Goal 1: End poverty in all its forms everywhere

In signing Agenda 2030, governments around the world committed to ending poverty in all its manifestations, including its most extreme forms, over the next 15 years. They resolved that all people, everywhere, should enjoy a basic standard of living. This includes social protection benefits for the poor and most vulnerable and ensuring that people harmed by conflict and natural hazards receive adequate support, including access to basic services.

Poverty was halved over a decade, but one in eight people around the world still lived in extreme poverty in 2012

The international poverty line is currently defined as 1.90 US dollars per person per day using 2011 purchasing power parity (PPP). In the decade from 2002 to 2012, the proportion of the global population living below the poverty line dropped by half, from 26 to 13 per cent. If economic growth rates observed during those 10 years prevail for the next 15, the global rate for extreme poverty will likely fall to 4 per cent by 2030, assuming that growth benefits all income groups equally. Poverty remains widespread in sub-Saharan Africa, where more than 40 per cent of people lived on less than 1.90 US dollars a day in 2012.

Proportion of population living below 1.90 US dollars a day, 2002 and 2012 (percentage)

Note: The regional estimates for Northern Africa and Western Asia could not be calculated because the available data do not have sufficient population coverage.

Among the working poor, young people most likely to live in extreme poverty

In 2015, 10 per cent of the world’s workers and their families were living on less than 1.90 US dollars per person per day, down from 28 per cent in 2000. Young people aged 15 to 24 are most likely to be among the working poor: 16 per cent of all employed youth were living below the poverty line in 2015, compared with 9 per cent of working adults. One-third of all workers in sub-Saharan Africa and more than 18 per cent of workers in Southern Asia were among the working poor that year.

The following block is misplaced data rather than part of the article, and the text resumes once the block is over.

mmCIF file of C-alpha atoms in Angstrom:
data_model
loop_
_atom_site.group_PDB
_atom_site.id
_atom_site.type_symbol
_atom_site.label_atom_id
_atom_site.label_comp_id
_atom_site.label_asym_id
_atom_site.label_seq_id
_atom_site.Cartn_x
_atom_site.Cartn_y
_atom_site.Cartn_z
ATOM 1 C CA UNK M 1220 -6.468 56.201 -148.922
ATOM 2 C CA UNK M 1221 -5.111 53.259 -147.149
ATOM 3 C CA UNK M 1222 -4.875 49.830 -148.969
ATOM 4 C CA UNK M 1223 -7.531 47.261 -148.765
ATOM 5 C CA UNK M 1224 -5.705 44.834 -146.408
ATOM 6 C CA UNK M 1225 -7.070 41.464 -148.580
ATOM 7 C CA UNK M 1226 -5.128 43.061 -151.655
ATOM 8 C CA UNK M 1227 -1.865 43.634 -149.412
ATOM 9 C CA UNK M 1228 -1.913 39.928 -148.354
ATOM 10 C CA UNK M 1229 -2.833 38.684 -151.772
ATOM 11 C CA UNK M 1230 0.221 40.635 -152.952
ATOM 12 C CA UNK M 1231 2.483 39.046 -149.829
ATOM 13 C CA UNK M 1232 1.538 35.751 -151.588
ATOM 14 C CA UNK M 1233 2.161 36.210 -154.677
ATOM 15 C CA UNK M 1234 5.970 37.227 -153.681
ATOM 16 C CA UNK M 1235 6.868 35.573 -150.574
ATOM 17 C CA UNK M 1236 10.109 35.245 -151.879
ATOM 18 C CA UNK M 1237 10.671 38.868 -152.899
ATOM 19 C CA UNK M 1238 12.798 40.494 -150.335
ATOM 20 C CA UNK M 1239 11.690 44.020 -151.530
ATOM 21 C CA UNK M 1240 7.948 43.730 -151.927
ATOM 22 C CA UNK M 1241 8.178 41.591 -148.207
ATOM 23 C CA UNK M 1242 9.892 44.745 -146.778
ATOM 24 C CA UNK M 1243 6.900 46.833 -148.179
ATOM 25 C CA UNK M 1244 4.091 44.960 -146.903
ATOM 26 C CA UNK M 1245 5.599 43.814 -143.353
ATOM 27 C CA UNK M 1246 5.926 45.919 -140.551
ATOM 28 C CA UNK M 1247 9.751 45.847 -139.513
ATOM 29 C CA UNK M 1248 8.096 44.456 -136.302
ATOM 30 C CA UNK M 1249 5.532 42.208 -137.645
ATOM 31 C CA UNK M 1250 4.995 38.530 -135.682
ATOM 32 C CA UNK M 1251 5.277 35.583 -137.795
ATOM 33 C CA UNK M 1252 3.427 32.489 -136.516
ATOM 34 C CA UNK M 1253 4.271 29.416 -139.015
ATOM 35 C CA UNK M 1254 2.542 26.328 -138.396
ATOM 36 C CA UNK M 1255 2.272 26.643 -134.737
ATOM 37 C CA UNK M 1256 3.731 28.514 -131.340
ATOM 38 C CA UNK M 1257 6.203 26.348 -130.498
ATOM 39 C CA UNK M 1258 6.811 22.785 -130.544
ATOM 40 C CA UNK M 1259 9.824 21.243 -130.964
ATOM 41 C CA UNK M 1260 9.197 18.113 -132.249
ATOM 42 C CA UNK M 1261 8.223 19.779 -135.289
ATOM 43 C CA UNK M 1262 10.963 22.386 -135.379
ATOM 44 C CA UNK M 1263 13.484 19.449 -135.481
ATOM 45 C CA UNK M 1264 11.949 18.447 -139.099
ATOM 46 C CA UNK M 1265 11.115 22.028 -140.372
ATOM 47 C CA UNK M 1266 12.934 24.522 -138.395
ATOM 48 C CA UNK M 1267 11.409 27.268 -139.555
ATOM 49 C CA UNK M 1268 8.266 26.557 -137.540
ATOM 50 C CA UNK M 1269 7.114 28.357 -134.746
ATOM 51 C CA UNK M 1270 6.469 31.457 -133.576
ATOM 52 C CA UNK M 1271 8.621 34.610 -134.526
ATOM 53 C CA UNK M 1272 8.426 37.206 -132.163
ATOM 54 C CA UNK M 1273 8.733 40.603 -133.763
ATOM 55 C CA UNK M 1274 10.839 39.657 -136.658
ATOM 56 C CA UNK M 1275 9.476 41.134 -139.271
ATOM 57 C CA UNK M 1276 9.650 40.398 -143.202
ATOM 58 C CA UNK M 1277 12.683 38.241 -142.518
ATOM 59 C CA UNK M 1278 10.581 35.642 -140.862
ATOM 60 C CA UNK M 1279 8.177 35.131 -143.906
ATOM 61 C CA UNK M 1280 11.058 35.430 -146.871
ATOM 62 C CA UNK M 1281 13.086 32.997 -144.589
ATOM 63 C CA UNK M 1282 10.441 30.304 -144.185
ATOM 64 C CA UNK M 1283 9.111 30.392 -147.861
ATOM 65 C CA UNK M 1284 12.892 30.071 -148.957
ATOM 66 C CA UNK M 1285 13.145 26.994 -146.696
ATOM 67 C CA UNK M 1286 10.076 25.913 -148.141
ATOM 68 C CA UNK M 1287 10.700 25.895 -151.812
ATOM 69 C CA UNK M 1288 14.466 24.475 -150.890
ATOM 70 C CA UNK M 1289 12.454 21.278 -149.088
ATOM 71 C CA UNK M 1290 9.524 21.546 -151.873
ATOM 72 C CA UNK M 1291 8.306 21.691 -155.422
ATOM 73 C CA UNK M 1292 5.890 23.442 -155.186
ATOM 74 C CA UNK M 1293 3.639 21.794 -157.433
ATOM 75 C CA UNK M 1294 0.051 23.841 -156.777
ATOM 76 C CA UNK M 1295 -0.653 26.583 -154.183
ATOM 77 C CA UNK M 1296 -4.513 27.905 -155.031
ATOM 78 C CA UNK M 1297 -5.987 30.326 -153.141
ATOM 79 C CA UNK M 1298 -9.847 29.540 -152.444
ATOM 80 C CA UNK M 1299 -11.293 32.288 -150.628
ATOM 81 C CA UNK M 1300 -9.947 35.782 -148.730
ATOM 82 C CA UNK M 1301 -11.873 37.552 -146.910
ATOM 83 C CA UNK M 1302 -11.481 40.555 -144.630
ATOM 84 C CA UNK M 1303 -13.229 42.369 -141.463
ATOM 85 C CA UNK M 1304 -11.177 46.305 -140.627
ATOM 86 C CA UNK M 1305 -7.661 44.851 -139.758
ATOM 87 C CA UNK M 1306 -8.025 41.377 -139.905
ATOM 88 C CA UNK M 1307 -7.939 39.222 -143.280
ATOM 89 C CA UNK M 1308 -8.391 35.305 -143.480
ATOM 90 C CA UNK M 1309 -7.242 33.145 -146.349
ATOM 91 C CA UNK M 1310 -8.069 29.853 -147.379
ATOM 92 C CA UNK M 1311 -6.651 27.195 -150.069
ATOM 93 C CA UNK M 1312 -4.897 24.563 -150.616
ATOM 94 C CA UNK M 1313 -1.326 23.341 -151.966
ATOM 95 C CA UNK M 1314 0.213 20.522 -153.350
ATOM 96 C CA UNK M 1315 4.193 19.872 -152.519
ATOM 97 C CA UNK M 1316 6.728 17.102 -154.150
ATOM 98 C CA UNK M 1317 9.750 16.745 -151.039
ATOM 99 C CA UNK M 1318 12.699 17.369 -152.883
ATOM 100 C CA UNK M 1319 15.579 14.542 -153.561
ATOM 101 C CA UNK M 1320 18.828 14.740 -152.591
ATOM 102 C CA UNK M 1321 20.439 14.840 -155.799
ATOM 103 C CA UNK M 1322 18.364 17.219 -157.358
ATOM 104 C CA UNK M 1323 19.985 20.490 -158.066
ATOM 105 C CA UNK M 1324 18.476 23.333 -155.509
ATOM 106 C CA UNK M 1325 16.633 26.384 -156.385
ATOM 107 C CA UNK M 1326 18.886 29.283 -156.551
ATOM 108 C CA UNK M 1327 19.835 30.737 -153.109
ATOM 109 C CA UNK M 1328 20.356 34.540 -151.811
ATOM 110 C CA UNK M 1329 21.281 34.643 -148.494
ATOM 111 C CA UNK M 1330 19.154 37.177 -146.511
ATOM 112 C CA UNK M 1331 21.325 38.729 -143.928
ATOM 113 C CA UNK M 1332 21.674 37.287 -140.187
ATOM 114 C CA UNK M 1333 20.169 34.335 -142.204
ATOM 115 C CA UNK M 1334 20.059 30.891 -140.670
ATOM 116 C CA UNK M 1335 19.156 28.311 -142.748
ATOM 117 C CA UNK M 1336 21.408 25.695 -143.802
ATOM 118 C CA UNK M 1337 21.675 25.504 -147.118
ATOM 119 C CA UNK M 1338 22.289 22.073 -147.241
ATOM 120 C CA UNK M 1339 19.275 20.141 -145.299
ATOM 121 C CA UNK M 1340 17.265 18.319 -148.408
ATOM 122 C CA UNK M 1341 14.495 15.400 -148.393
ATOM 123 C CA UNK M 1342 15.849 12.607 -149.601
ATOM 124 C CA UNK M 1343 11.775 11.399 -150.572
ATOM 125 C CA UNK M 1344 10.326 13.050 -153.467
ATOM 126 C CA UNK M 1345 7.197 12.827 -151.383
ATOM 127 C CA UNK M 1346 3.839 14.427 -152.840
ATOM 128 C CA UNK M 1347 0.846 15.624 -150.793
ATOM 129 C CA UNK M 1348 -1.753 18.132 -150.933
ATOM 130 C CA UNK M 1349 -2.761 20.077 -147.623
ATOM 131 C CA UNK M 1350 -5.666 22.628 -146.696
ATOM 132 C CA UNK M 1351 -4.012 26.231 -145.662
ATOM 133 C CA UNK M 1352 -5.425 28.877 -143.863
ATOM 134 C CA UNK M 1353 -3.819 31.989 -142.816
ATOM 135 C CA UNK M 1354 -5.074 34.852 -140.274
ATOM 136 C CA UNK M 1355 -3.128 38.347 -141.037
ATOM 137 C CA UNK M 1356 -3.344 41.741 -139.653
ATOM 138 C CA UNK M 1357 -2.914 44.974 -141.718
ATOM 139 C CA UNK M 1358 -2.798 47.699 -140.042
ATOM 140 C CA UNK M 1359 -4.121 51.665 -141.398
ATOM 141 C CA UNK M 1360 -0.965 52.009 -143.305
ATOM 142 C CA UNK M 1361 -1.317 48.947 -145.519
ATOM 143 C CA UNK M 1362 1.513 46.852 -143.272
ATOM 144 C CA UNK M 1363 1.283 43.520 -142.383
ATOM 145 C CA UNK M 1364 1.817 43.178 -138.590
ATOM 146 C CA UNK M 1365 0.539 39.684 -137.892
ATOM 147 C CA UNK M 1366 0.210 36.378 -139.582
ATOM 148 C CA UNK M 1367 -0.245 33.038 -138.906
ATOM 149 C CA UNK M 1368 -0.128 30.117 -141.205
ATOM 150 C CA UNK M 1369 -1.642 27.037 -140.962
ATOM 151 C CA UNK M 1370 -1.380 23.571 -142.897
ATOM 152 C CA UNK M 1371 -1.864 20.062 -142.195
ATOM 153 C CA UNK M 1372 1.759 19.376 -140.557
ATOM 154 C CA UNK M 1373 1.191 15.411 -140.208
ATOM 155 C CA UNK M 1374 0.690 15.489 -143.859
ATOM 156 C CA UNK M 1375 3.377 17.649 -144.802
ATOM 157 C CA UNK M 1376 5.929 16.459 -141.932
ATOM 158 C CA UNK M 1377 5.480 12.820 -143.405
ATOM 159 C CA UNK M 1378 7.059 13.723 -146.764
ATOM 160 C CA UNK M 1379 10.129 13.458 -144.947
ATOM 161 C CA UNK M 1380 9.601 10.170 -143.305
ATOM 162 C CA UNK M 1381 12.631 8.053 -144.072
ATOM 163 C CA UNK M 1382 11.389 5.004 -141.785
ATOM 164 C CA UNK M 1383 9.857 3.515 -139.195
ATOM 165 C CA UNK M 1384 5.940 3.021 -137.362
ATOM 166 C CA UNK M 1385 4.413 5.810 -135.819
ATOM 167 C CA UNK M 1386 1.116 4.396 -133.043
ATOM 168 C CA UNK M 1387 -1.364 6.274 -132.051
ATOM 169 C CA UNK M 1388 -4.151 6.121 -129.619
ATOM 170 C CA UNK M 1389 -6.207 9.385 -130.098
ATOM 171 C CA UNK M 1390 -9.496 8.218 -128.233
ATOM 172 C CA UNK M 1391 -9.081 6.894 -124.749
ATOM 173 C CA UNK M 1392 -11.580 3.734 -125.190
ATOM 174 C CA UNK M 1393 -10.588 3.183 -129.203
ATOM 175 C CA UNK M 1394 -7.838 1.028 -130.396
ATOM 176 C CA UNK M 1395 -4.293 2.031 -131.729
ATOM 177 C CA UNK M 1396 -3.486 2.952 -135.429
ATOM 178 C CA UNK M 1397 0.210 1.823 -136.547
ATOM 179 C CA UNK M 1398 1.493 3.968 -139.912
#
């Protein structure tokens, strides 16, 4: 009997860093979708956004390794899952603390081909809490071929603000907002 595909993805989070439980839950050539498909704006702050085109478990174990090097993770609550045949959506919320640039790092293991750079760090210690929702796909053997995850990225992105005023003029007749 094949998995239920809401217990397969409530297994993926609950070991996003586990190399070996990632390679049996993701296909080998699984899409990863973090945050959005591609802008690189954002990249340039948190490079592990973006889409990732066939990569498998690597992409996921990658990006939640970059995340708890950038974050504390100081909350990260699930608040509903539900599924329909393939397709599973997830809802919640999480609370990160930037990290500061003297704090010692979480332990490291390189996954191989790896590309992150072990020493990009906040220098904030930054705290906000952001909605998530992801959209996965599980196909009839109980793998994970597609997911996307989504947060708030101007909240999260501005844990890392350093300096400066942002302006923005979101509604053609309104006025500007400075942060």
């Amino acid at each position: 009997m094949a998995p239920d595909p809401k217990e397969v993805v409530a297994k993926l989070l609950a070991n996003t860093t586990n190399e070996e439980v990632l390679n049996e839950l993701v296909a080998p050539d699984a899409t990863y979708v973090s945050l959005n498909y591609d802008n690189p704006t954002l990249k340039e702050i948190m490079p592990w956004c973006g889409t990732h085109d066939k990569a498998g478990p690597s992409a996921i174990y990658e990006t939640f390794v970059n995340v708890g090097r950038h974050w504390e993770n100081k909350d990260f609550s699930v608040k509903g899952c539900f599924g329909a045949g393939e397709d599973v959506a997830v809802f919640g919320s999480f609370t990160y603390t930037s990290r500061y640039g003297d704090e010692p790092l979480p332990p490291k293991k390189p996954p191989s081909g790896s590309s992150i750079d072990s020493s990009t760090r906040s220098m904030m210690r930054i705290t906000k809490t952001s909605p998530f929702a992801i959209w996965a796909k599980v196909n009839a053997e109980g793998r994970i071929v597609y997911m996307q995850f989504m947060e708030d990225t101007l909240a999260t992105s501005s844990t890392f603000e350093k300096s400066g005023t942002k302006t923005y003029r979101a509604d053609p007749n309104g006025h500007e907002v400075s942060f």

Proportion of employed population living below 1.90 US dollars a day, total, youth and adults, 2000 and 2015 (percentage)

About one in five people receive any type of social protection benefit in low-income countries

One way of further reducing poverty is to improve coverage of social protection programmes and target benefits to the poor and most vulnerable. Social protection programmes include social assistance, such as cash transfers, school feeding and targeted food assistance. Social insurance and labour market programmes are other forms of social protection, covering old-age and disability pensions, maternity benefits, unemployment insurance, skills training and wage subsidies, among others. Most poor people remain outside social protection systems, especially in poorer countries: about one in five people receive any type of benefit in low-income countries compared with two in three in upper-middle-income countries.

Proportion of the population receiving social protection benefits, most recent data available during 2000−2014 (percentage)